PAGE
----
More specific topics:

  1. Living in a project-oriented, project-dependent-kind-of world. Financing, organizations, requirements, structures.
  2. Research proposals, research projects, research topics.
  3. What is a research topic? How do I choose a research topic?
  4. Bibliographical search 1: how do I select my bibliography? (practical exercise) Bibliographical databases and research libraries (including online libraries)
  5. Discussion on examples of good and bad research topics – on examples provided by the professor
  6. From the research topic to the research questions. How do I formulate the research questions? Estimating the extent and time-length necessary for answering a research question.
  7. Bibliographical search 2: rapid reading, annotated bibliography, review papers. Collaboration and asking for help. In what way can I ask for help from the academic community? Lists of discussions and forms of collaboration.
  8. Steps towards writing the research project: writing an abstract, applying to a conference, taking part on discussions (Why is is important to discuss your ideas?).
  9. Critical discussions of the research projects. Presentation of the research projects of all the students involved in the seminar. Peer-review procedures (what are the peer review procedures? How do they work?).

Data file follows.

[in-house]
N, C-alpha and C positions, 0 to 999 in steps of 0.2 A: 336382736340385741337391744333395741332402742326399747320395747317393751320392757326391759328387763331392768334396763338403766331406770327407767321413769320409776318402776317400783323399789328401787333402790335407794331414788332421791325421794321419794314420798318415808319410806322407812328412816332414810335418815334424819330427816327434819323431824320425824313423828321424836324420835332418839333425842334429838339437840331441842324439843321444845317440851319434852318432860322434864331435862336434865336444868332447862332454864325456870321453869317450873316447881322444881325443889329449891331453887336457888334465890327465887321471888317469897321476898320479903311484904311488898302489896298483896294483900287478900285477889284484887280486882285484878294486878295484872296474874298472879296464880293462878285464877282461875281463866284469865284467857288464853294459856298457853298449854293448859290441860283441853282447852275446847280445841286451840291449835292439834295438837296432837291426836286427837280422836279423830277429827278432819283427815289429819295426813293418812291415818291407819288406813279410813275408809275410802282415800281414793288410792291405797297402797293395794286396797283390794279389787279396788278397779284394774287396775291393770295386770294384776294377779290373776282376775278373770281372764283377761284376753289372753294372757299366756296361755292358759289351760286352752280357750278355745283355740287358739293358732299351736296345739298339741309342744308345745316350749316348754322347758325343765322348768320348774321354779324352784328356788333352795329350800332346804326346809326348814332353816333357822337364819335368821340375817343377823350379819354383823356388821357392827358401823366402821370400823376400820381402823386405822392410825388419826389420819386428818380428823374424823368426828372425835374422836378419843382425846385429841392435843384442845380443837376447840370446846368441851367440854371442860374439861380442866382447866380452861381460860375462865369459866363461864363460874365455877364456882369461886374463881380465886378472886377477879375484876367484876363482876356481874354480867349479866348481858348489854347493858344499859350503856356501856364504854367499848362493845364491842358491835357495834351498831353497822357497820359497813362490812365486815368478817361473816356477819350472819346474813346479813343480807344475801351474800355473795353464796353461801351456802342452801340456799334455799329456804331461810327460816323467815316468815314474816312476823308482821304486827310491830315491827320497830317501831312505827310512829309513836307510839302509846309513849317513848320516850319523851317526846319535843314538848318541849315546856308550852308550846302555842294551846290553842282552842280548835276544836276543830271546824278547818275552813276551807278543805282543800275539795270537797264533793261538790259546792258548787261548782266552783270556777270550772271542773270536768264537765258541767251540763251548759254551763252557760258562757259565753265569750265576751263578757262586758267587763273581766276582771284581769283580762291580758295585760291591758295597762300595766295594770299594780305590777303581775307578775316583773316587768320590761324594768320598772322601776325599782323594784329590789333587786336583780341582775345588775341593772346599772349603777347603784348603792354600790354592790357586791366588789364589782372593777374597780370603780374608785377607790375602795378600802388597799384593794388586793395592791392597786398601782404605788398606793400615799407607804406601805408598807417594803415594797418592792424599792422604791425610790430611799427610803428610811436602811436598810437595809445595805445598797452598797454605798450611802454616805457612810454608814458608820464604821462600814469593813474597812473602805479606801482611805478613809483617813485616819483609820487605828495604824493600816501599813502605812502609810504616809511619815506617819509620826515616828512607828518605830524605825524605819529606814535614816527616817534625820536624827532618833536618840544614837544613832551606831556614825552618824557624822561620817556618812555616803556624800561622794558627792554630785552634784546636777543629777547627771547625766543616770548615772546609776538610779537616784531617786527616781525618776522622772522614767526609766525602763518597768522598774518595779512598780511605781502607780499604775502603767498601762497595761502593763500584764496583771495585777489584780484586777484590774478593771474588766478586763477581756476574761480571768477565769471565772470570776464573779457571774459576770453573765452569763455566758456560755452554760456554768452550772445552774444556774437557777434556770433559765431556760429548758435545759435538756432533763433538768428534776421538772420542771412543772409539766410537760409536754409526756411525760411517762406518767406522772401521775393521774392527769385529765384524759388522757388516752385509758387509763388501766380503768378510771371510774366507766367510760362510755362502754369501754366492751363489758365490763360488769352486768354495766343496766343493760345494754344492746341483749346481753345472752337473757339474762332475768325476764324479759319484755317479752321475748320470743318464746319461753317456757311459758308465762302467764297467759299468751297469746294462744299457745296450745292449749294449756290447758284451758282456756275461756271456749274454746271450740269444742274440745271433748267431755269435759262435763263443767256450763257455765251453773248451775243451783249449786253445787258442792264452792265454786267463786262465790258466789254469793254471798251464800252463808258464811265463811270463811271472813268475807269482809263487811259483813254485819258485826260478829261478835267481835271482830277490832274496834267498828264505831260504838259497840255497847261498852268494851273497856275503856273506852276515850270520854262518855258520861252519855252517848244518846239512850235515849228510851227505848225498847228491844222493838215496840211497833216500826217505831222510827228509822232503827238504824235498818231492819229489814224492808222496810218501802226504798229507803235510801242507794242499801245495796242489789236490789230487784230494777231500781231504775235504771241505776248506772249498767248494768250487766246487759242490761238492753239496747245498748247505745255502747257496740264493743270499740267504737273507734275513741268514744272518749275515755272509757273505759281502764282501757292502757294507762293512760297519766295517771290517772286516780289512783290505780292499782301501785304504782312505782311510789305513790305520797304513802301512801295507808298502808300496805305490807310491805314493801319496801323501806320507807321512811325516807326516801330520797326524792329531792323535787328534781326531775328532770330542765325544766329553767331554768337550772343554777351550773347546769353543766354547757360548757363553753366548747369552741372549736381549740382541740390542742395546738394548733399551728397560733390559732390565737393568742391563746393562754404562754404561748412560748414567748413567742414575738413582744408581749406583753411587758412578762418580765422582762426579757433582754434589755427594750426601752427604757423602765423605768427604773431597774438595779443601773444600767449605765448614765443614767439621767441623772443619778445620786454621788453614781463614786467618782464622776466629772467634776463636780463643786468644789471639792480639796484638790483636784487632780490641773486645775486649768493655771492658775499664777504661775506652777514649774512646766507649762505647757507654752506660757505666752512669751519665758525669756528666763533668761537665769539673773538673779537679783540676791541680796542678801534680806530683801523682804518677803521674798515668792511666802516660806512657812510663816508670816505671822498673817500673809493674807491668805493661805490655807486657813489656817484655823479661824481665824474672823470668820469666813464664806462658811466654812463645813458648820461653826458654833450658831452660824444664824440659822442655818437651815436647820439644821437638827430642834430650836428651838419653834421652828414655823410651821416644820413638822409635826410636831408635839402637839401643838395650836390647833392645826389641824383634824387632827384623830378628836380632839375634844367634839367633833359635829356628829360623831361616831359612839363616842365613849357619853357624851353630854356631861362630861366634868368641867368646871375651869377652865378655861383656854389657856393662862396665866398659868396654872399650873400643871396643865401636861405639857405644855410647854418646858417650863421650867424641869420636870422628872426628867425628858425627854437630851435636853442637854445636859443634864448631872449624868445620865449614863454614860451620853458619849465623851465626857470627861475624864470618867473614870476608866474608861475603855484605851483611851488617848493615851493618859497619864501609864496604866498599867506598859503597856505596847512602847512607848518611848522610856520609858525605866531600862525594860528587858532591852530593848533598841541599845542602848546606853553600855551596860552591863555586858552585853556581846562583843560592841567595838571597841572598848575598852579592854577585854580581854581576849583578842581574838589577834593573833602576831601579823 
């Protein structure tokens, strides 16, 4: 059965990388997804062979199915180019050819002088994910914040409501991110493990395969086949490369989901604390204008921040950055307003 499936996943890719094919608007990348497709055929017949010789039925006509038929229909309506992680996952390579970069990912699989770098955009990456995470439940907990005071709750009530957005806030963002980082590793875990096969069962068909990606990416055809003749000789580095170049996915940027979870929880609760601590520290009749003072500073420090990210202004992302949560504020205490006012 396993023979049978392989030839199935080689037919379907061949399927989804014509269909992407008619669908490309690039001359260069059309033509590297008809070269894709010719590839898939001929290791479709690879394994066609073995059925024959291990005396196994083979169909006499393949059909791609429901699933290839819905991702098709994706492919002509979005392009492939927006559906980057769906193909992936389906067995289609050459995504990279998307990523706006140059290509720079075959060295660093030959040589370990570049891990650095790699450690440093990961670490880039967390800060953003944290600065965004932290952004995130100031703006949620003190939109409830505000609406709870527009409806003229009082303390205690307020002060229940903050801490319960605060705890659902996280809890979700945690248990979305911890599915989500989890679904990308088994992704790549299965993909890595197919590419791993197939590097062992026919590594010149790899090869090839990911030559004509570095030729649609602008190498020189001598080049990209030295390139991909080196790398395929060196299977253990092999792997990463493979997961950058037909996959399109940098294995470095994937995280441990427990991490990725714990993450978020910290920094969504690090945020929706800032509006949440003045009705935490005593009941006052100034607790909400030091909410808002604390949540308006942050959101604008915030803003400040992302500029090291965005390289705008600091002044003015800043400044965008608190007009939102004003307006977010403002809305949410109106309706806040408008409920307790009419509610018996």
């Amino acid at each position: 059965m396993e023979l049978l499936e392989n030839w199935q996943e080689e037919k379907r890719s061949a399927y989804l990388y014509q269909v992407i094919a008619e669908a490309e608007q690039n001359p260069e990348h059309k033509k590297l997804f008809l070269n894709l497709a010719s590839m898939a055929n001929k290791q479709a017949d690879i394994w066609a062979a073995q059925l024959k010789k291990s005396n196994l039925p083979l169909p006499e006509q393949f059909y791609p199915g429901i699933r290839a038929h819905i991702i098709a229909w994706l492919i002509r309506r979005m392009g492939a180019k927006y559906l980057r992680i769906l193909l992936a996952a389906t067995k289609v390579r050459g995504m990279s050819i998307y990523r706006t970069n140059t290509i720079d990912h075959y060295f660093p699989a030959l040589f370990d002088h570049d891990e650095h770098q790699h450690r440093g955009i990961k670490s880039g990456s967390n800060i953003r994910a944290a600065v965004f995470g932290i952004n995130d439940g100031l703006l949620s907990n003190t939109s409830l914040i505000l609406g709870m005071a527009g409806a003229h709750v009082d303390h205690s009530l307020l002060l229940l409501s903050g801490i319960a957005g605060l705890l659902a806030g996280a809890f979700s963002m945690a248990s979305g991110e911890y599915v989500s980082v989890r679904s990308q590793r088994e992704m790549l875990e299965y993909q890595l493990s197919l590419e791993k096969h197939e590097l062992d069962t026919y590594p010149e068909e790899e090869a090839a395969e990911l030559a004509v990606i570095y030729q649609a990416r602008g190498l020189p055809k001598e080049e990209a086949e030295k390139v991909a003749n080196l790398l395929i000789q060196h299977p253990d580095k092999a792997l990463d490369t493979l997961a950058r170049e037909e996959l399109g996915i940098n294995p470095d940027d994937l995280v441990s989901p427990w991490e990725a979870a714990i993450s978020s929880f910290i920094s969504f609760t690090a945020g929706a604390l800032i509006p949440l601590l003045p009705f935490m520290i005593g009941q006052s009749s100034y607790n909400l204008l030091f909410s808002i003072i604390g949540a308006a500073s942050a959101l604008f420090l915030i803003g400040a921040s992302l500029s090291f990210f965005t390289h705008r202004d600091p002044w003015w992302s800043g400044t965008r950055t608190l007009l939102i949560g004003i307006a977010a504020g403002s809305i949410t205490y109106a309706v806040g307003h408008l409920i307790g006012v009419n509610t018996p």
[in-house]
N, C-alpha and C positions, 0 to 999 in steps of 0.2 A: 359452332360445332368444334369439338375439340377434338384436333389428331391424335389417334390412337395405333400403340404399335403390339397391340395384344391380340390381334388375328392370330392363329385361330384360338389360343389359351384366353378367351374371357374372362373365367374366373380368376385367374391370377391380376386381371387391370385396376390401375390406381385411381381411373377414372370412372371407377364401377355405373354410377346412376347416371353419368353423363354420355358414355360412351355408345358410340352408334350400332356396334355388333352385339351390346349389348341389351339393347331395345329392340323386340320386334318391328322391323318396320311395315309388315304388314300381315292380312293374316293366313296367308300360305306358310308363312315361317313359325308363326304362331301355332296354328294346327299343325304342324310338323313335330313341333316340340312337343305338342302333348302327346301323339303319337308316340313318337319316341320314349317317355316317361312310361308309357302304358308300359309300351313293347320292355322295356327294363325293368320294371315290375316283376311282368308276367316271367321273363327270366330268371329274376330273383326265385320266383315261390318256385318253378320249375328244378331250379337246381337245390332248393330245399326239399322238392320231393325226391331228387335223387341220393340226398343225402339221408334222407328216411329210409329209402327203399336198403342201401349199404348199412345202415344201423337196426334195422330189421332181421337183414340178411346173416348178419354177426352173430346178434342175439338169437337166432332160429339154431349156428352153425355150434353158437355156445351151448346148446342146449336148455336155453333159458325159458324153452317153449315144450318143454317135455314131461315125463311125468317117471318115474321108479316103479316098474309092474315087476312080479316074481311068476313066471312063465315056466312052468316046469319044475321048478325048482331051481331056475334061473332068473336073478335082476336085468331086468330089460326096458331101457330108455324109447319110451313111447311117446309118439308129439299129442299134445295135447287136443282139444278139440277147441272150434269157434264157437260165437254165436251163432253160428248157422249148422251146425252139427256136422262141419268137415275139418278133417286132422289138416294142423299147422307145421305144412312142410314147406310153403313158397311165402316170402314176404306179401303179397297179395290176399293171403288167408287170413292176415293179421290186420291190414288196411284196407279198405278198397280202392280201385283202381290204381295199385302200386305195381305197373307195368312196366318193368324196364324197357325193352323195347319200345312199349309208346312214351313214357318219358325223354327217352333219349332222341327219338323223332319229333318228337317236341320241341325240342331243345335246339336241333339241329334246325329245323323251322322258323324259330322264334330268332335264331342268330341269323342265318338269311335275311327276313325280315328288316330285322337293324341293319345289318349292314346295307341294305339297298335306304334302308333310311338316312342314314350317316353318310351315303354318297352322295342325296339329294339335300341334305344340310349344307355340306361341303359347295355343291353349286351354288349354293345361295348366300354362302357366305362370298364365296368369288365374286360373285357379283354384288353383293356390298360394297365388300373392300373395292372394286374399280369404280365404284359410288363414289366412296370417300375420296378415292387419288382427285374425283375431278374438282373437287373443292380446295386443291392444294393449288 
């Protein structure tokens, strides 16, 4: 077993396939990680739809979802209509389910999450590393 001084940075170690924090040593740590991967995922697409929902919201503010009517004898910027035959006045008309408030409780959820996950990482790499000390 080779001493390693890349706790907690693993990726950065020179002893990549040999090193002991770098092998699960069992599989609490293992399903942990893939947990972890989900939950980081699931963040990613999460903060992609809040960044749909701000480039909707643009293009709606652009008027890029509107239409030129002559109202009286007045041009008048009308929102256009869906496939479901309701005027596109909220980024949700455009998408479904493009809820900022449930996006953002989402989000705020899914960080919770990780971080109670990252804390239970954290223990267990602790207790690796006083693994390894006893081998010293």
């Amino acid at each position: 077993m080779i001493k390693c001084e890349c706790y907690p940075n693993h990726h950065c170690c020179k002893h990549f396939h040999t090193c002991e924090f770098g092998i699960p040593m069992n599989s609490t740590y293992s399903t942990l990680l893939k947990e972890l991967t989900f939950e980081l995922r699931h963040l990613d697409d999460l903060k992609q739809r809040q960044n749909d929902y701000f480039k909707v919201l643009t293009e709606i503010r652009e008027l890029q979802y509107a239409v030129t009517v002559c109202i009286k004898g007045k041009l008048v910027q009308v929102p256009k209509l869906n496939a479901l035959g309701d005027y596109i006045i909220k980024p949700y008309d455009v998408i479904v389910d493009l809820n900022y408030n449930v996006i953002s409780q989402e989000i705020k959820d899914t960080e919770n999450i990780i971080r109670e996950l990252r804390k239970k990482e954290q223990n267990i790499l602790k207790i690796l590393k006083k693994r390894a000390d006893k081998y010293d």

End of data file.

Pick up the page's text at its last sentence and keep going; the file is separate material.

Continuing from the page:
10. Issues of plagiarism. Types of plagiarism and related ethical issues. How do plagiarism distroy a career (examples).
  11. From the research project to the work plan. How do I write a work plan?
  12. Developing the work-plan.
  13. Presenting the work-plan: practical exercise for all the students registered in the seminar
  14. Writing the dissertation
  15. Presenting the dissertation
  16. Academic evaluation and methods of evaluation. How is research being evaluated?

Format:

The seminar will have two components:

1. Regular meetings (4 hours discussions on assigned tasks and topics). In these meetings students will have to do presentations of various things: projects, papers and dissertations of others and two presentations of their own research topic. They will have to discuss and interact. Participation in the seminar is compulsory.